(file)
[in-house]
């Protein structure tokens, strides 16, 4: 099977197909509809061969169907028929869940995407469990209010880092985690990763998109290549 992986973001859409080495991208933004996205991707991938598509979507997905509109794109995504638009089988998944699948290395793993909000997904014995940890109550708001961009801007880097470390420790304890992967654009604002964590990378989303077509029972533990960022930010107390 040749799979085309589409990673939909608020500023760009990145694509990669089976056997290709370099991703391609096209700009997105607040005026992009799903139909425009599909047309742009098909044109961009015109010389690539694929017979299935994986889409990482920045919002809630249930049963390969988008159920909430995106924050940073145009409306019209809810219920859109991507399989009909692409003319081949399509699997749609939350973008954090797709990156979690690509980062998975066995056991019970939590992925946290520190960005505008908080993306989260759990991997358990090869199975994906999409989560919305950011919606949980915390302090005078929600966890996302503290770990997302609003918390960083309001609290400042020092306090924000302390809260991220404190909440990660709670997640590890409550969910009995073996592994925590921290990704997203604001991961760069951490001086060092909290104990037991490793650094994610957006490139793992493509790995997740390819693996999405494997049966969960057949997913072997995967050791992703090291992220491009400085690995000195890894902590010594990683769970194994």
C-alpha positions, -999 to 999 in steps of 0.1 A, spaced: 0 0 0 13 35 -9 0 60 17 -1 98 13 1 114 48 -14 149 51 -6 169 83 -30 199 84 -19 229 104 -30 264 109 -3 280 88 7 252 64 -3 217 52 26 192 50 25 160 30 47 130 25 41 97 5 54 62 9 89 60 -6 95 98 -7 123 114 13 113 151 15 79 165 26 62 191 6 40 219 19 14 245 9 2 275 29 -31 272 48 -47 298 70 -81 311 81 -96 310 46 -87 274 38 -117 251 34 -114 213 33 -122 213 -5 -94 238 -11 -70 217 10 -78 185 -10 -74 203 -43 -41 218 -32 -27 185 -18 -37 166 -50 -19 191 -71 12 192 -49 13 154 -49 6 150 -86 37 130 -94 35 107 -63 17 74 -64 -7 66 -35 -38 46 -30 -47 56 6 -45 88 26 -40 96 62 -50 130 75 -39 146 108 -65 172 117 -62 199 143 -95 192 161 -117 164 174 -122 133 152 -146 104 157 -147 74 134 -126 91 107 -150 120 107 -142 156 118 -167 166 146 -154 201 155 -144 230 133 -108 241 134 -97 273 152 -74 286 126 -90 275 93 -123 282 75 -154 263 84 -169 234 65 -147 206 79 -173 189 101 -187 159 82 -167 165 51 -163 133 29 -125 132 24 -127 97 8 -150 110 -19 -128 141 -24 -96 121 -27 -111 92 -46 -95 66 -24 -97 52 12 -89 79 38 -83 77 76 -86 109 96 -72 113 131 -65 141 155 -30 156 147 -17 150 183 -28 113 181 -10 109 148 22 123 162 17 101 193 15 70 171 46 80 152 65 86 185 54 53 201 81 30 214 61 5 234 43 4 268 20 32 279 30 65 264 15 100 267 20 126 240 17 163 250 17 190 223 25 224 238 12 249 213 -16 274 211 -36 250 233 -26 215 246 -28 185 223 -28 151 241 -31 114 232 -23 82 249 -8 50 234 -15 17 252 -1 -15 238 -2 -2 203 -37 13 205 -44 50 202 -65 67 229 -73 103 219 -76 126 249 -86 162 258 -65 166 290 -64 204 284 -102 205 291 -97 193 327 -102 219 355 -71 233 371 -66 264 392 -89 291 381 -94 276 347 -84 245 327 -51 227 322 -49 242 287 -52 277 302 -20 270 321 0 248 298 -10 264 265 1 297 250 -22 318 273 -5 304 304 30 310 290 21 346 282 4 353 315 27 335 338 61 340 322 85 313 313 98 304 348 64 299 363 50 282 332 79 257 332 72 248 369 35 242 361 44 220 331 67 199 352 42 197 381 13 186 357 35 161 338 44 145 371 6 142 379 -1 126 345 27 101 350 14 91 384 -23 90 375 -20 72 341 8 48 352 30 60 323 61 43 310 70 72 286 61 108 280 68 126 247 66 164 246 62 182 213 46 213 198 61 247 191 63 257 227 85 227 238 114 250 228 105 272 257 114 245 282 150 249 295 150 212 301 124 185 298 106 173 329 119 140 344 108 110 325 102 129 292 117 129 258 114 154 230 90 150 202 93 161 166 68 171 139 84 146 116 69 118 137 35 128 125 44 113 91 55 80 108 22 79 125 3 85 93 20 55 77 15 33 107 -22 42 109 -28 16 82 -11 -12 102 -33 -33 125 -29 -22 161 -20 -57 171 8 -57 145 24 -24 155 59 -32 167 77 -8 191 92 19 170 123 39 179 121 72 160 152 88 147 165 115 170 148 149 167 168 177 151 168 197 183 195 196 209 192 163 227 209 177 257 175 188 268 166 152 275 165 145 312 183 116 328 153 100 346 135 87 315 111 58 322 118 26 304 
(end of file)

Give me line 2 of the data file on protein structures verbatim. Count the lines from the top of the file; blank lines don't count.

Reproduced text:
């Protein structure tokens, strides 16, 4: 099977197909509809061969169907028929869940995407469990209010880092985690990763998109290549 992986973001859409080495991208933004996205991707991938598509979507997905509109794109995504638009089988998944699948290395793993909000997904014995940890109550708001961009801007880097470390420790304890992967654009604002964590990378989303077509029972533990960022930010107390 040749799979085309589409990673939909608020500023760009990145694509990669089976056997290709370099991703391609096209700009997105607040005026992009799903139909425009599909047309742009098909044109961009015109010389690539694929017979299935994986889409990482920045919002809630249930049963390969988008159920909430995106924050940073145009409306019209809810219920859109991507399989009909692409003319081949399509699997749609939350973008954090797709990156979690690509980062998975066995056991019970939590992925946290520190960005505008908080993306989260759990991997358990090869199975994906999409989560919305950011919606949980915390302090005078929600966890996302503290770990997302609003918390960083309001609290400042020092306090924000302390809260991220404190909440990660709670997640590890409550969910009995073996592994925590921290990704997203604001991961760069951490001086060092909290104990037991490793650094994610957006490139793992493509790995997740390819693996999405494997049966969960057949997913072997995967050791992703090291992220491009400085690995000195890894902590010594990683769970194994």